Wednesday, January 29, 2014

Pop up dining in Rio?

Could it be true? Has its time come? Are gourmet food trucks and an underground restaurant scene soon to blossom in Rio? One can hope.

Thanks to the ever-sagacious Eat Rio blog and various Face Book groups for gringos in Rio and beyond I have stumbled upon two exciting eating out options off the beaten path. A candle burns in the dining desert for wanna-be foodies on a budget.

Restaurant dining in Rio and Niterói (and other places, I presume) can be both boring and expensive. Admittedly I am at a disadvantage having spent so many years in the San Francisco Bay Area food scene. Not much gets me excited in my current local reality, and way too much is priced out of my reality.

I do very much enjoy many of the star Brazilian dishes so popular here and in other regions of the country. When we go out to eat we seek out those places that do these dishes very well.

On the international cuisine front, however, choices are quite limited. Restaurants serving what they present to be Asian, Italian, or “Tex-Mex” fare have clearly tweaked the flavor profiles to match the local (mildly spicy, please) palate. Unfortunately for me – who loves a fiery Thai chili paste or an unforgiving slow burn from a roasted Mexican salsa – spicy international or fusion food is hard to come by.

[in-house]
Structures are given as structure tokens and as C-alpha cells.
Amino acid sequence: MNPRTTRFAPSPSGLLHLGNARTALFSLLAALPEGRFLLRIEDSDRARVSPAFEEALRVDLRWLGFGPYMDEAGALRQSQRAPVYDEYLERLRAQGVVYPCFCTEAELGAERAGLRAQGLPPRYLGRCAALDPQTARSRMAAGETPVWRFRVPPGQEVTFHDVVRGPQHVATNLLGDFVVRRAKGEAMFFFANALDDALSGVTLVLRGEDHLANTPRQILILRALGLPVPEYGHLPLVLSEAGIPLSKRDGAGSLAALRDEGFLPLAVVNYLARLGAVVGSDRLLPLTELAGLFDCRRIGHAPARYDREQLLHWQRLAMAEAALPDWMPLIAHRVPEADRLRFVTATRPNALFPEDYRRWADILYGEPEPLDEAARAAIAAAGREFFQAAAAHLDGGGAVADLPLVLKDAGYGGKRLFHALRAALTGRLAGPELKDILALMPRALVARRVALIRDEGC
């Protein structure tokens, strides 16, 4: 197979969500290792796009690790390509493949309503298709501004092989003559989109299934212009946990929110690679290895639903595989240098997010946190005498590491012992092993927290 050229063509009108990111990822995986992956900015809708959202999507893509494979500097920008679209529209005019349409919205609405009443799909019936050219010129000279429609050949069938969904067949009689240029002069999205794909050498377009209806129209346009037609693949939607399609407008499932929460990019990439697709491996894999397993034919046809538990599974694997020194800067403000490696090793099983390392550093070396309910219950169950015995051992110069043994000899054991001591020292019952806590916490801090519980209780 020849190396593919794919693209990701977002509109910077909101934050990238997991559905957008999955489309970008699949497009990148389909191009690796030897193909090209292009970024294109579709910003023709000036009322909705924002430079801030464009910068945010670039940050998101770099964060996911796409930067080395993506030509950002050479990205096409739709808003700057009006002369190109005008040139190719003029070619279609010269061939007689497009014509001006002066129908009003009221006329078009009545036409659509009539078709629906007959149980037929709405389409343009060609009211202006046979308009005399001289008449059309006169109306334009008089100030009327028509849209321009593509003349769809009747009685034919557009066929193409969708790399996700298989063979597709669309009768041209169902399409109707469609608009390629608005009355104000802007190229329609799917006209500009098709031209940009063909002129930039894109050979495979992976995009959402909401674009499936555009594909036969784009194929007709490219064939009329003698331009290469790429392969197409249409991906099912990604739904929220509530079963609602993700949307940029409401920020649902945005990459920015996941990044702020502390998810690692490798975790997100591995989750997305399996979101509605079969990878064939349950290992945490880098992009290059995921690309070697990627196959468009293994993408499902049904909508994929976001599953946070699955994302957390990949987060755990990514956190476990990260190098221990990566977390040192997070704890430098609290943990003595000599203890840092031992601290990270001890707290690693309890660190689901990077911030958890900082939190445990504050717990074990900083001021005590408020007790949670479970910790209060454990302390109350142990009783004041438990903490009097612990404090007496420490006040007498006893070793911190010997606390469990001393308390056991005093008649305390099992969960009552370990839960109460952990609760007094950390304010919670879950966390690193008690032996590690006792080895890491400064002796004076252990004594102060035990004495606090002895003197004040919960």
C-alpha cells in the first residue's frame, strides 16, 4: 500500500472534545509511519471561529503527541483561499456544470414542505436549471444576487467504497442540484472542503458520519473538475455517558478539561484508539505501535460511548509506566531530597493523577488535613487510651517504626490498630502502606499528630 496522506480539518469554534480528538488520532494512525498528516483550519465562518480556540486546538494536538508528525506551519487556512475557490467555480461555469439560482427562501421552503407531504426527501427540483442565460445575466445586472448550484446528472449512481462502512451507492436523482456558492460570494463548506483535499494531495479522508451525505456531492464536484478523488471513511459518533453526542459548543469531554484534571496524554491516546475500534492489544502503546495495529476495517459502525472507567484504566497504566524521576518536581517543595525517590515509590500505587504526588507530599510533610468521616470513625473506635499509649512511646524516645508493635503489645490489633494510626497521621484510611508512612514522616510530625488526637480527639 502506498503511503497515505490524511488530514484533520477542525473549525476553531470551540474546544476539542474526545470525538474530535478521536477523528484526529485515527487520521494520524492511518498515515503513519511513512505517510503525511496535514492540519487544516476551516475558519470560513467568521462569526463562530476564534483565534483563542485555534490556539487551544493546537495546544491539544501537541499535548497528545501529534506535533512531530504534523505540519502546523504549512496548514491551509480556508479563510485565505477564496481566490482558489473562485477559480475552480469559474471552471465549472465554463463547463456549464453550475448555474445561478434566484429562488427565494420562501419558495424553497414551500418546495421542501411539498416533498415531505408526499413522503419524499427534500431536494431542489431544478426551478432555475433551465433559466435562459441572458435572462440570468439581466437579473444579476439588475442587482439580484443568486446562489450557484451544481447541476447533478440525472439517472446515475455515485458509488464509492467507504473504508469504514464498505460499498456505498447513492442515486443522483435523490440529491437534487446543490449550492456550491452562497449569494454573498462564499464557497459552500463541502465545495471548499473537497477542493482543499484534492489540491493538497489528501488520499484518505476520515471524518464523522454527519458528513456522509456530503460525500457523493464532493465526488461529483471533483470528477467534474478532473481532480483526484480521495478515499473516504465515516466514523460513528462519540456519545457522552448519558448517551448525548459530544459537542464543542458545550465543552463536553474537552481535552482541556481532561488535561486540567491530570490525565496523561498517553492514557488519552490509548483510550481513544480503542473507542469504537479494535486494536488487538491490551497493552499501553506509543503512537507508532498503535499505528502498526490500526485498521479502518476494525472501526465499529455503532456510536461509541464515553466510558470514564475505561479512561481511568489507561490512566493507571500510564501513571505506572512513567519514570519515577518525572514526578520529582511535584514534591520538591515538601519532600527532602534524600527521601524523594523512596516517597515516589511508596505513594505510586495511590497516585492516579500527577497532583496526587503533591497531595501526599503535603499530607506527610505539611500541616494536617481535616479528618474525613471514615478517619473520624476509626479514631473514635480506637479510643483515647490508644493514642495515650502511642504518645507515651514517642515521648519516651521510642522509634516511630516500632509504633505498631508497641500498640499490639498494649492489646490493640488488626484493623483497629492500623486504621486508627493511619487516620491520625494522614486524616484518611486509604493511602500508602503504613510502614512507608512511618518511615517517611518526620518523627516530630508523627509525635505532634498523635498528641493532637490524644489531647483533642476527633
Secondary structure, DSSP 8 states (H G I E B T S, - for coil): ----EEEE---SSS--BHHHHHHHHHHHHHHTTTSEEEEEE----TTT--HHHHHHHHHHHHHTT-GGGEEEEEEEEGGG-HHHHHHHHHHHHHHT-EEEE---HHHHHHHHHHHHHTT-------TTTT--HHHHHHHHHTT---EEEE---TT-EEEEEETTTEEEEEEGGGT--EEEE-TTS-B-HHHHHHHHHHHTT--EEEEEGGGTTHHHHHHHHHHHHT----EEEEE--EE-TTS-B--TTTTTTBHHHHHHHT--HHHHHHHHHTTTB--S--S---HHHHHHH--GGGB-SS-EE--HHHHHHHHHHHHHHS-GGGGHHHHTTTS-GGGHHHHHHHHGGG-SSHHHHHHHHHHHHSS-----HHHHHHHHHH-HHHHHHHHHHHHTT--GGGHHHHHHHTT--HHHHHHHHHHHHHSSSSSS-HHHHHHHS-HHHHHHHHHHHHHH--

And pizza. I know São Paulo has a famously delicious, stylish and scrumptious pizzeria scene, but this reality does not extend to Rio, much less Niterói (with few exceptions). The popular and ubiquitous all-you-can-eat pizza restaurants serve a kind of pizza that does not inspire me to go out for pizza much. Alas.

But there is hope on the scene.

Luis and Daniel, our hosts, with hard-working server Jennifer

We recently gathered a group of friends and went to a once-a-week-only pop-up restaurant serving authentic Mexican food: Fiesta Mexicana. Two young Mexican-American entrepreneurs recently relocated from California have struck a deal with a Youth Hostel in Rio’s Cantagalo community to use their rooftop seating area (with a tiny, tiny food prep space) to share their love of Mexican foods. They serve real, homemade, traditional, heart-warming Mexican food. Lucky us.

In addition to the world class view of the sea beyond Ipanema, the smell of carne asada tacos and fresh corn tortillas was completely hypnotic. We instantly forgave the somewhat cramped and disorganized goings on when it was made clear that our friends could try their first margarita over a shared plate of cheesy nachos. And the super spicy salsa verde – OMG – I had died and gone to Mexican heaven.